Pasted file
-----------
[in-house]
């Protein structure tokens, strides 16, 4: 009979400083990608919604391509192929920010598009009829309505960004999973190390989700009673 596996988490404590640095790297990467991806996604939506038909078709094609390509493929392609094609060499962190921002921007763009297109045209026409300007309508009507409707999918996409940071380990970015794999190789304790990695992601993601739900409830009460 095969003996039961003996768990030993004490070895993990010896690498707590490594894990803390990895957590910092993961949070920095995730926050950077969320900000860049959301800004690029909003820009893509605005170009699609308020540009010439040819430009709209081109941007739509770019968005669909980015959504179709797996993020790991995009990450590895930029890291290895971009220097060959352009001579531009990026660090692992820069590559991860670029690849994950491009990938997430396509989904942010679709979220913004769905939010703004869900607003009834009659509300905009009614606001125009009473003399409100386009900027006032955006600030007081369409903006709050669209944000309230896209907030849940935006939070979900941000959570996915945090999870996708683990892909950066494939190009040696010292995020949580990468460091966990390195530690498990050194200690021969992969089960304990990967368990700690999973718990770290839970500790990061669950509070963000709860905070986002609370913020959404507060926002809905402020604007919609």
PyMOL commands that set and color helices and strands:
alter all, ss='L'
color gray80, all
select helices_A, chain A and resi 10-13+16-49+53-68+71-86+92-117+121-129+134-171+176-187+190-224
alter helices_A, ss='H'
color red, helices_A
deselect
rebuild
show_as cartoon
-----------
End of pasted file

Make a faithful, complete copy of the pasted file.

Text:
[in-house]
């Protein structure tokens, strides 16, 4: 009979400083990608919604391509192929920010598009009829309505960004999973190390989700009673 596996988490404590640095790297990467991806996604939506038909078709094609390509493929392609094609060499962190921002921007763009297109045209026409300007309508009507409707999918996409940071380990970015794999190789304790990695992601993601739900409830009460 095969003996039961003996768990030993004490070895993990010896690498707590490594894990803390990895957590910092993961949070920095995730926050950077969320900000860049959301800004690029909003820009893509605005170009699609308020540009010439040819430009709209081109941007739509770019968005669909980015959504179709797996993020790991995009990450590895930029890291290895971009220097060959352009001579531009990026660090692992820069590559991860670029690849994950491009990938997430396509989904942010679709979220913004769905939010703004869900607003009834009659509300905009009614606001125009009473003399409100386009900027006032955006600030007081369409903006709050669209944000309230896209907030849940935006939070979900941000959570996915945090999870996708683990892909950066494939190009040696010292995020949580990468460091966990390195530690498990050194200690021969992969089960304990990967368990700690999973718990770290839970500790990061669950509070963000709860905070986002609370913020959404507060926002809905402020604007919609």
PyMOL commands that set and color helices and strands:
alter all, ss='L'
color gray80, all
select helices_A, chain A and resi 10-13+16-49+53-68+71-86+92-117+121-129+134-171+176-187+190-224
alter helices_A, ss='H'
color red, helices_A
deselect
rebuild
show_as cartoon